Though opinion is that Anabaptists, by name, began with the Radical Reformers in the 16th century, certain people and groups may still legitimately be considered their forerunners. Petr Chelčický, 15th century Bohemian Reformer, taught most of the beliefs considered integral to Anabaptist theology. Medieval antecedents may include the Brethren of the Common Life, the Hussites, Dutch Sacramentists and some forms of monasticism. The Waldensians also represent a faith similar to the Anabaptists.

In the following points Anabaptists resembled the medieval dissenters:

  1. Some followed Menno Simons in teaching that Jesus did not take the flesh from his mother, but either brought his body from heaven or had one made for him by the Word. Some even said that he passed through his mother, as water through a pipe, into the world. In pictures and sculptures of the 15th century and earlier, we often find represented this idea, originated by Marcion in the 2nd century. The Anabaptists were accused of denying the Incarnation of Christ: a charge that Menno Simons repeatedly rejected.
  2. They condemned oaths, and also the reference of disputes between believers to law-courts.
  3. The believer must not bear arms or offer forcible resistance to wrongdoers, nor wield the sword. No Christian has the jus gladii (the right of the sword).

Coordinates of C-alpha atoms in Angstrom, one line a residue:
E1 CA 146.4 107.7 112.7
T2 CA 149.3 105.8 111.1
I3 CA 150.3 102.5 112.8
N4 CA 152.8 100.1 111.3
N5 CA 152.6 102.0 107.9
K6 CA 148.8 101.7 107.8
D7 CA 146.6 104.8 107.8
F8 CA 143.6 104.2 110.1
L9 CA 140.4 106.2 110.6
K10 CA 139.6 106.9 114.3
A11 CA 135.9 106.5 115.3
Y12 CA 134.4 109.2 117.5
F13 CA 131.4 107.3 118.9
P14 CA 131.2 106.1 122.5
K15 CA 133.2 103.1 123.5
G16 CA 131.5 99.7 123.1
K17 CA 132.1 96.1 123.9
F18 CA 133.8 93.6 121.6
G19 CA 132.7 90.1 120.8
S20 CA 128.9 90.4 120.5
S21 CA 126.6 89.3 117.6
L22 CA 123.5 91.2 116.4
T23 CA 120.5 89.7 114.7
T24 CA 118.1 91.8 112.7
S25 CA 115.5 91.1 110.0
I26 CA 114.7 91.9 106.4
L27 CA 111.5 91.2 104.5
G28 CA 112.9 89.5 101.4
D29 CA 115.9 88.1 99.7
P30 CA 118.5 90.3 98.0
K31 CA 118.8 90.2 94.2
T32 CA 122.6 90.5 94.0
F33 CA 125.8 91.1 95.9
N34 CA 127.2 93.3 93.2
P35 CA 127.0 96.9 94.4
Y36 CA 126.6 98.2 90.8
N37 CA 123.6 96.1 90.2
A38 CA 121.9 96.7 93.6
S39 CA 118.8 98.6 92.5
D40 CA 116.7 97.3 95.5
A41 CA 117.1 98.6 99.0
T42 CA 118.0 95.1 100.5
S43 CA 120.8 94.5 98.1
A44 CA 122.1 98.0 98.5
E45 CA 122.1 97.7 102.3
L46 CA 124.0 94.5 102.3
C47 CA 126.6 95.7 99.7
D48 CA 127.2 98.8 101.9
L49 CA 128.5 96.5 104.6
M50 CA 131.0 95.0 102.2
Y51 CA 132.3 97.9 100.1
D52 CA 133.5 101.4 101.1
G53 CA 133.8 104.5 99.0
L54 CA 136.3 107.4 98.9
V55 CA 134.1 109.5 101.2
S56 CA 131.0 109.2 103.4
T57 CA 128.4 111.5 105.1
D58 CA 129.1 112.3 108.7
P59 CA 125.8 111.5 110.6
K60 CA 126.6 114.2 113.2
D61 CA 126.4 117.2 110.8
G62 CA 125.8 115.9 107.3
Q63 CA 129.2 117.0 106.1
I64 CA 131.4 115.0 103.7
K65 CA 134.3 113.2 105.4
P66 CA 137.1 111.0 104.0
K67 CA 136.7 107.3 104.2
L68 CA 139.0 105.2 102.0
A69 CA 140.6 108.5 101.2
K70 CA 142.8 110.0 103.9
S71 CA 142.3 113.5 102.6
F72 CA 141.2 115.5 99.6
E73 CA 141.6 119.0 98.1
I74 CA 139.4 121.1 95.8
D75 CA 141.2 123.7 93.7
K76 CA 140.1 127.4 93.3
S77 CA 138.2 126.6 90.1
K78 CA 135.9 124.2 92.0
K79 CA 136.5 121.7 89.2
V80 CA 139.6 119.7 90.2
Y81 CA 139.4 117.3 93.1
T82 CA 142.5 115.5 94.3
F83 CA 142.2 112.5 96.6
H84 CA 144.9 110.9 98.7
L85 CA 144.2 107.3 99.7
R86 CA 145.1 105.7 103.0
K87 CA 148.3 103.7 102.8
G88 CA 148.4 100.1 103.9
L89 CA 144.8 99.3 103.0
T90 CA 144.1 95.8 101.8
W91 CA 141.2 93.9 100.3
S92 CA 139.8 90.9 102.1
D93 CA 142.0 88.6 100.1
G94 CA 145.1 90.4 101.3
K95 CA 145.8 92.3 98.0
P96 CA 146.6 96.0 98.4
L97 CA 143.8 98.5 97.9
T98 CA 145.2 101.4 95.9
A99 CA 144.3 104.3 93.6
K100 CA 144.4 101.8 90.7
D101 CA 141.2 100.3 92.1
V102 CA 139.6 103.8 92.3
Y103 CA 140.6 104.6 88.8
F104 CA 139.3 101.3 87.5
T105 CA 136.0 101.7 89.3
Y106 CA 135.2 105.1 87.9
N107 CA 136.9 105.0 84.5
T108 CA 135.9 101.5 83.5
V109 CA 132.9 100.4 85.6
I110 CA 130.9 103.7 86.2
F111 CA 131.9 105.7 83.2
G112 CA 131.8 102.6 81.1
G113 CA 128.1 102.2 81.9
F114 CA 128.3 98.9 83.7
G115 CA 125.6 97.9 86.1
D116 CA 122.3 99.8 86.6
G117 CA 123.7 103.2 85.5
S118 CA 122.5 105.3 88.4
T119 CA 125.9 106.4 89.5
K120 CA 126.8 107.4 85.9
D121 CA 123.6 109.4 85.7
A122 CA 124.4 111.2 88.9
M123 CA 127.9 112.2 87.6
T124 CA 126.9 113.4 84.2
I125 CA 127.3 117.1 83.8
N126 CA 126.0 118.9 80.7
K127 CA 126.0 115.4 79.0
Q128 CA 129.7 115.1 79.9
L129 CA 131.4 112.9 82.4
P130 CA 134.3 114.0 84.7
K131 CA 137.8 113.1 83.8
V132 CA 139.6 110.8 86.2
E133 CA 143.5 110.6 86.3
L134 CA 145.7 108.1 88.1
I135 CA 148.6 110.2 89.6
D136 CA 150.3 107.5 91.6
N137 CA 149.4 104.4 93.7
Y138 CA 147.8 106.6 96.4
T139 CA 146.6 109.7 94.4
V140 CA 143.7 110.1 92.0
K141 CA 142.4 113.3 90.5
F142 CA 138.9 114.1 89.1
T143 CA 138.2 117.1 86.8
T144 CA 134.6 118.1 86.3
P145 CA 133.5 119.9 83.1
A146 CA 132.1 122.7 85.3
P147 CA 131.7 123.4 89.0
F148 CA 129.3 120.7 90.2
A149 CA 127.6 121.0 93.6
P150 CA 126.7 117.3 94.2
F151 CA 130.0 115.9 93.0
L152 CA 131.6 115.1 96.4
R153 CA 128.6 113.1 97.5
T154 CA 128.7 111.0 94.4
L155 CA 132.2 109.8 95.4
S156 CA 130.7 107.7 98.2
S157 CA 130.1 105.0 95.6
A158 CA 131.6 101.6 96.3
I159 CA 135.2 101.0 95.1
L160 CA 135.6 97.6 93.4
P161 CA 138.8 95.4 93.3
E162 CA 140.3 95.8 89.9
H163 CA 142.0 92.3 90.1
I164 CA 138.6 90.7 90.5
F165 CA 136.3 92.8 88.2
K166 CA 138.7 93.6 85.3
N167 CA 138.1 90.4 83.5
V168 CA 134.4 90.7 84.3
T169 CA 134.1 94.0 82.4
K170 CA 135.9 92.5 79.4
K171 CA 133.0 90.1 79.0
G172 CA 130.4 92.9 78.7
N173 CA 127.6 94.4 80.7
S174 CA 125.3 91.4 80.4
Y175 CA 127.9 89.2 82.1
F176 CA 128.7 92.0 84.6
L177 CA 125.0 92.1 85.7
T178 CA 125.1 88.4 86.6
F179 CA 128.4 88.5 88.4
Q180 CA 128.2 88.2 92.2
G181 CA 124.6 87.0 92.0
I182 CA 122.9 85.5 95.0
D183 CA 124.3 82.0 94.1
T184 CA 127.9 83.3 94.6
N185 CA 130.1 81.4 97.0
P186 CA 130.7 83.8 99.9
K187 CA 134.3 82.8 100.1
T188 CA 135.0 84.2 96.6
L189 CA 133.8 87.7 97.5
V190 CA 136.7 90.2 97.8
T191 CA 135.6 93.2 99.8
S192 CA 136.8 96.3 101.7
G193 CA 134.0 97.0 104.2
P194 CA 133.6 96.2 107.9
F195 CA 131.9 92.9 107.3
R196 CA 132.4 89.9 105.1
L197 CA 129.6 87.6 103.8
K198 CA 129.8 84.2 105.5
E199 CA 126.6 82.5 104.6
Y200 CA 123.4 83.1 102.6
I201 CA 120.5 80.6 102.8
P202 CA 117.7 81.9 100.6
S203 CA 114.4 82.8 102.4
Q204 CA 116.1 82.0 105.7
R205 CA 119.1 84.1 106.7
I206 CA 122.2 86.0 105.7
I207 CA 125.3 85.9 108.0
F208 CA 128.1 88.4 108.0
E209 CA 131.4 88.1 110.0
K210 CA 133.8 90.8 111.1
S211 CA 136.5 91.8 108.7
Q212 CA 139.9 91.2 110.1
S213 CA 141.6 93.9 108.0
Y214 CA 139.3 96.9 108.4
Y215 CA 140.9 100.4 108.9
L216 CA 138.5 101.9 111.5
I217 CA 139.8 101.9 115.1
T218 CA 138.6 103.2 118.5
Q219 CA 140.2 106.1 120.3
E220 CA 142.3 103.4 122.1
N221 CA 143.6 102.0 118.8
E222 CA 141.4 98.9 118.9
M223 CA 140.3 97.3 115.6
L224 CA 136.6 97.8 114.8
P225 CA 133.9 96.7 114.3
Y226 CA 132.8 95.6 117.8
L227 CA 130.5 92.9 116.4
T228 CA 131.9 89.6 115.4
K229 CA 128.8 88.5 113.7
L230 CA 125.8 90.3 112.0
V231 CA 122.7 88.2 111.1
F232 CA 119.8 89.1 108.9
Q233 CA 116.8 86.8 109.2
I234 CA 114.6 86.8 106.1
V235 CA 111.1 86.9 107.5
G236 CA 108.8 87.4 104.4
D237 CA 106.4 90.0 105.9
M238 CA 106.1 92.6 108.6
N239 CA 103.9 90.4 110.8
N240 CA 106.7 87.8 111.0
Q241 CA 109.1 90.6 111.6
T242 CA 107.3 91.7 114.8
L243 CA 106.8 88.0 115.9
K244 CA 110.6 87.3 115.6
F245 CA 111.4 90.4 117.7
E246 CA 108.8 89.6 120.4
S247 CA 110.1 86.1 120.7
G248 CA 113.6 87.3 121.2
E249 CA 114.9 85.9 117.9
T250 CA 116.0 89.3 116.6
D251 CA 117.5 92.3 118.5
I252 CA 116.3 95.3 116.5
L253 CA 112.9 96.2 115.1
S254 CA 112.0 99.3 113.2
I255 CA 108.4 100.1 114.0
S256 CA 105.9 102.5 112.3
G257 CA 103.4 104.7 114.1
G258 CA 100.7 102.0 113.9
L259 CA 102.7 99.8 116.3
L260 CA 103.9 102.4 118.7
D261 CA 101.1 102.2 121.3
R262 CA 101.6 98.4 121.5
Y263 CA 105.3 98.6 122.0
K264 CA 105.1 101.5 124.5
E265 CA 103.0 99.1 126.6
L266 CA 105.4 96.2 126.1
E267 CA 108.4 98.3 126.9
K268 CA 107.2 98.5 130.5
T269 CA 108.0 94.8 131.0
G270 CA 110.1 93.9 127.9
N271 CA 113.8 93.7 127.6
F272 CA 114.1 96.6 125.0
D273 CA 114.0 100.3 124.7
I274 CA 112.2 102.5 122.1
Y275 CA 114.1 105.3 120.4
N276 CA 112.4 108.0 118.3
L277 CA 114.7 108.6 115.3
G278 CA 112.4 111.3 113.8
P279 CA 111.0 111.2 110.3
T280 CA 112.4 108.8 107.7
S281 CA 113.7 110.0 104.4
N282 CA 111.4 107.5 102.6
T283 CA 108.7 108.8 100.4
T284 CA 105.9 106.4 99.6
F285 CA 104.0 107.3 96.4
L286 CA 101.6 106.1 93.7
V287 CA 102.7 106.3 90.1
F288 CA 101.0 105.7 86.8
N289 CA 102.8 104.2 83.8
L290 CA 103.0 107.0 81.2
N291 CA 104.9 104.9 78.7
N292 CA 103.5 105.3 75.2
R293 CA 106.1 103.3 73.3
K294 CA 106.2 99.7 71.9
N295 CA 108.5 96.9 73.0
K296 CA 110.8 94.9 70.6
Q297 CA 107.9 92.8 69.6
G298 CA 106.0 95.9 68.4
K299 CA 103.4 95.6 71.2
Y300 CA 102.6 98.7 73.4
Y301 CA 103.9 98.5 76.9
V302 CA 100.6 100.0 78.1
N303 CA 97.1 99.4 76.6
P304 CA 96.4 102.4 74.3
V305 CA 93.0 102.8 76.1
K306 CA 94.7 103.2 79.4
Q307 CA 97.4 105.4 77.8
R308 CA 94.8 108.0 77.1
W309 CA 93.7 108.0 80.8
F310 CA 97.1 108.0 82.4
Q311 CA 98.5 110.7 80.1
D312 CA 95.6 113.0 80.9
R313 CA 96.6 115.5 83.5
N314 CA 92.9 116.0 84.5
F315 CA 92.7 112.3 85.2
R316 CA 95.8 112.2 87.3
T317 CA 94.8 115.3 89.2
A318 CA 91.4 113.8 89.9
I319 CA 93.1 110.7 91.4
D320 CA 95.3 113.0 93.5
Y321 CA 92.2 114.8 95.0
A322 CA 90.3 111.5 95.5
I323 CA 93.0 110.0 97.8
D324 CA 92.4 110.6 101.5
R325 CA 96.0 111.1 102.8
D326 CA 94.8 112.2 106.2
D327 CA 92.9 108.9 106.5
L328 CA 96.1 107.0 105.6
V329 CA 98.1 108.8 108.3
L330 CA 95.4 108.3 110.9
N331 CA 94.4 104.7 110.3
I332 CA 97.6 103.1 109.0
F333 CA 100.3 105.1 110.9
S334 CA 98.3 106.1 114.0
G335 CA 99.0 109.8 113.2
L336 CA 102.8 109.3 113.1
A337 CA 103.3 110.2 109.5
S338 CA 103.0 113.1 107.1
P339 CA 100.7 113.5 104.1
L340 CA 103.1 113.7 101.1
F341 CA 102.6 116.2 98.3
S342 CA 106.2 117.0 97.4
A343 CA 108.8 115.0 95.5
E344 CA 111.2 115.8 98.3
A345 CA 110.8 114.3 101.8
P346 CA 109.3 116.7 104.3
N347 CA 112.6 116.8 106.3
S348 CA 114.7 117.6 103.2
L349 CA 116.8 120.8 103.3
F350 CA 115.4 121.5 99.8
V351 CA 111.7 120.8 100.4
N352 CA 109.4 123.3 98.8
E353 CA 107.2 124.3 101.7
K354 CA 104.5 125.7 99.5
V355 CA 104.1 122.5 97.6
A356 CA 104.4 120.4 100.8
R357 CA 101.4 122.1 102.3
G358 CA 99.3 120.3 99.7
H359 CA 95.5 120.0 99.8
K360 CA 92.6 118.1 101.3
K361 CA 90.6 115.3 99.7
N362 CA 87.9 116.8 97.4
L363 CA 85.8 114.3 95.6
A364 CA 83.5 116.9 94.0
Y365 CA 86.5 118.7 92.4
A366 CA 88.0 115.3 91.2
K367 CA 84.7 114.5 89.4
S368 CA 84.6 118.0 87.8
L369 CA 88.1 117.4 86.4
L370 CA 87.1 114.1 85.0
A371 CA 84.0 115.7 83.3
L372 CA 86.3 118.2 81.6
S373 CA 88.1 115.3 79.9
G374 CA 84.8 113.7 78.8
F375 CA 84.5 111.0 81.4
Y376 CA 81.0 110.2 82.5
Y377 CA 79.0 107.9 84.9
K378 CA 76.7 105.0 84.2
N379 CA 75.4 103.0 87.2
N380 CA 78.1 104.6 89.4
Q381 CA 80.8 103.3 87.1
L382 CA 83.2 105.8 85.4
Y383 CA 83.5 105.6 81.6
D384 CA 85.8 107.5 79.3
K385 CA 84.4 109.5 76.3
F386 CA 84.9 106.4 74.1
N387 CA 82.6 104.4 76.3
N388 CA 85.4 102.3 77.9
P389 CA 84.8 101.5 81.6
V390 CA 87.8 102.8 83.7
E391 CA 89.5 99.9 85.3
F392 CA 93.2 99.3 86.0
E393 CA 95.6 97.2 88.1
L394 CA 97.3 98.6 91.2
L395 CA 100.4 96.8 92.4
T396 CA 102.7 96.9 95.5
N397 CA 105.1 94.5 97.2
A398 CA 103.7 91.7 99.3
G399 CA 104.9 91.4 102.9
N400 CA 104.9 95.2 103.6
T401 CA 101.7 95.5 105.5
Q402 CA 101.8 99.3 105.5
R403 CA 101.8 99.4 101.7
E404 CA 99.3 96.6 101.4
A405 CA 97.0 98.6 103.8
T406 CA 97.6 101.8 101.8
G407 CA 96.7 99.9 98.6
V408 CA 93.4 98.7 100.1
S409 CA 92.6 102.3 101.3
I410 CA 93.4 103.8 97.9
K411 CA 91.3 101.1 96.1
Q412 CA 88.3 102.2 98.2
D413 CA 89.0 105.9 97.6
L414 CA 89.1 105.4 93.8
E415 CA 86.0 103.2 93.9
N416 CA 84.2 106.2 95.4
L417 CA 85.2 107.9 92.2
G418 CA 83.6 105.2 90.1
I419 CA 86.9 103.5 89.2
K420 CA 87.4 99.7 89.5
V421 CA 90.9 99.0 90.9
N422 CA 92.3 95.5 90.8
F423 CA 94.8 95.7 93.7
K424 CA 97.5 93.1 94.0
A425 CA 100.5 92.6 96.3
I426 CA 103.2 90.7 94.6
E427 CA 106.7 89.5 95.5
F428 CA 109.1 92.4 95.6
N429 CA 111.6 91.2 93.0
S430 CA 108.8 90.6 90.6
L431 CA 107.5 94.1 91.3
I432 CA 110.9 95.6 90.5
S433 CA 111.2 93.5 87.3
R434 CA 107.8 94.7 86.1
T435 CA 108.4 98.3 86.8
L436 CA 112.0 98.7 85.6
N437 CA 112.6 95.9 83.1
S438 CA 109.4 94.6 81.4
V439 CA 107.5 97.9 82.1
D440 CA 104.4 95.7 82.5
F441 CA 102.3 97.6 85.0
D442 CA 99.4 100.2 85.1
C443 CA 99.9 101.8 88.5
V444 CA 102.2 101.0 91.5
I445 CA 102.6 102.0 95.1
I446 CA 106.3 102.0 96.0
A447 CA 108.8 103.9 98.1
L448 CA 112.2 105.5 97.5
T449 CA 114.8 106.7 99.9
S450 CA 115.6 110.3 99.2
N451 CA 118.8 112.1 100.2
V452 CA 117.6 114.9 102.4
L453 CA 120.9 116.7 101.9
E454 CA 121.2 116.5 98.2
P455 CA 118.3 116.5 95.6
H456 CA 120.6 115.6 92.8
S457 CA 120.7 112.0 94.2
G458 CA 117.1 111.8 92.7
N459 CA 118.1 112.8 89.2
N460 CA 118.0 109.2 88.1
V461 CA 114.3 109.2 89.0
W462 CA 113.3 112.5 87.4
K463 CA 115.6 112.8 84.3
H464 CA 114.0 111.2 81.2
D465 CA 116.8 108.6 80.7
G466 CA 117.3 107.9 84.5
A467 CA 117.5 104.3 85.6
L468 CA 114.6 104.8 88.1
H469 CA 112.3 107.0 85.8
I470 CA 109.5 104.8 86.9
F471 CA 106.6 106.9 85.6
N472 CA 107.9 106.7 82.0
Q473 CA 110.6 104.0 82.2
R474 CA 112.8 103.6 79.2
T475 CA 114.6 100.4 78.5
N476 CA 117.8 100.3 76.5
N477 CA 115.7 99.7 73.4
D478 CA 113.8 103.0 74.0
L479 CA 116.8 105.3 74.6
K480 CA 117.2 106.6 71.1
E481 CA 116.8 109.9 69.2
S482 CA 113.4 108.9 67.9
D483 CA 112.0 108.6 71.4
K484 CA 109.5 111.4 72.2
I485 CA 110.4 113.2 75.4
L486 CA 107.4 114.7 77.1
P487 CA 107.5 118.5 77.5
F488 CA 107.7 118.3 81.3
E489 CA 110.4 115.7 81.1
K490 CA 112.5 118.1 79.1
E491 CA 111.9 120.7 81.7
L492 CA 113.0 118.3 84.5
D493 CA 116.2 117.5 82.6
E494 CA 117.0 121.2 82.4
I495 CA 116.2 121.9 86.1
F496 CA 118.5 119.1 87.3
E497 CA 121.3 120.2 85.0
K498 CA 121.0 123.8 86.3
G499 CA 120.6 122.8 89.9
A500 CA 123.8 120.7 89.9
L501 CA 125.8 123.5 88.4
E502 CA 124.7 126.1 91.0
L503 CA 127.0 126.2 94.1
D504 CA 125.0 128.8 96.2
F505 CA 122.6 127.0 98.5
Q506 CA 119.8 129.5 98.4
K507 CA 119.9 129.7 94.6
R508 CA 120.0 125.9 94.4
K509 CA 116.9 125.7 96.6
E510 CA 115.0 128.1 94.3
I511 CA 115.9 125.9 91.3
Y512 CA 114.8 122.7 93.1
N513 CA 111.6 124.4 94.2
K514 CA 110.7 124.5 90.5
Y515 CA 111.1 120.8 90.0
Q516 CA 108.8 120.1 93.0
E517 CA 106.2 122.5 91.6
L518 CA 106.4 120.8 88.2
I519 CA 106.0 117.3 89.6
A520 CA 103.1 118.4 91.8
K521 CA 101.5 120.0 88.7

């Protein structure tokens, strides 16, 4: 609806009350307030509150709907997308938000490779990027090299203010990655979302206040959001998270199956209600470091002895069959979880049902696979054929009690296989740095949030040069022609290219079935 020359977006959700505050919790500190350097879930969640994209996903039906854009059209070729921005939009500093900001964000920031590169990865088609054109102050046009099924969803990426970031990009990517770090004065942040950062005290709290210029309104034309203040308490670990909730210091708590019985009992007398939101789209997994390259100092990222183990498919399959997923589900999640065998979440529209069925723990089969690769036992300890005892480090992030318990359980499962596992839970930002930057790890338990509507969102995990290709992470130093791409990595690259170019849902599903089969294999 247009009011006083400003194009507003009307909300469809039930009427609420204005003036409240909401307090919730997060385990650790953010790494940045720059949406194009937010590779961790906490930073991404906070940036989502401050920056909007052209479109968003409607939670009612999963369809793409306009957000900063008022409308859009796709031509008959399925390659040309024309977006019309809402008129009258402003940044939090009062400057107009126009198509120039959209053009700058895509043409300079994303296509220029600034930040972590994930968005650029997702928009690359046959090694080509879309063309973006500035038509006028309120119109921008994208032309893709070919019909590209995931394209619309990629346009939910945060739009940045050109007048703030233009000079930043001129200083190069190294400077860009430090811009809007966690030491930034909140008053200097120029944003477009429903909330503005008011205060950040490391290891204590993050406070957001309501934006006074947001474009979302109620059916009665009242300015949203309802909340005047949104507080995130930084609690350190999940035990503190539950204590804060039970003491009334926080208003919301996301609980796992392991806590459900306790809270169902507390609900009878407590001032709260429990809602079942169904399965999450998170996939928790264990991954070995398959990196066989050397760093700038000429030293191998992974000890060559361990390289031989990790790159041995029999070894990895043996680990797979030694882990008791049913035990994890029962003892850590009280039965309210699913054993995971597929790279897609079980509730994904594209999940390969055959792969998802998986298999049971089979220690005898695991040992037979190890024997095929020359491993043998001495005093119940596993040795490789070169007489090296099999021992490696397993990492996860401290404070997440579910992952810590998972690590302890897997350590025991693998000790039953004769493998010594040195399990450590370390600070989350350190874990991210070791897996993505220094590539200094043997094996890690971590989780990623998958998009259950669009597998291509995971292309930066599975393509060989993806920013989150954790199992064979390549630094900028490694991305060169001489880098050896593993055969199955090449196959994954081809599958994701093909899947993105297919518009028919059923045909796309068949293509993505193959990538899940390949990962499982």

4. Civil government (i.e. "Caesar") belongs to the world. The believer, who belongs to God's kingdom, must not fill any office, nor hold any rank under government, which is to be passively obeyed.
  5. Sinners or unfaithful ones are to be excommunicated, and excluded from the sacraments and from intercourse with believers unless they repent, according to 1 Corinthians 6:1–11 and Matt.18:15 seq. But no force is to be used towards them.

They may have preserved among themselves the primitive manual of conduct called the Didache, for Bishop Longland in England condemned an Anabaptist for repeating one of its maxims "that alms should not be given before they did sweat in a man's hand." This was between 1518 and 1521.

Views

Research on the origins of the Anabaptists has been tainted both by the attempts of their enemies to slander them and the attempts of their friends to vindicate them. It was long popular to simply lump all Anabaptists as Munsterites and radicals associated with the Zwickau Prophets, Jan Matthys, John of Leiden (also Jan Bockelson van Leiden, Jan of Leyden), and Thomas Müntzer. Those desiring to correct this error tended to over-correct and deny all connections between the larger Anabaptist movement and this most radical element.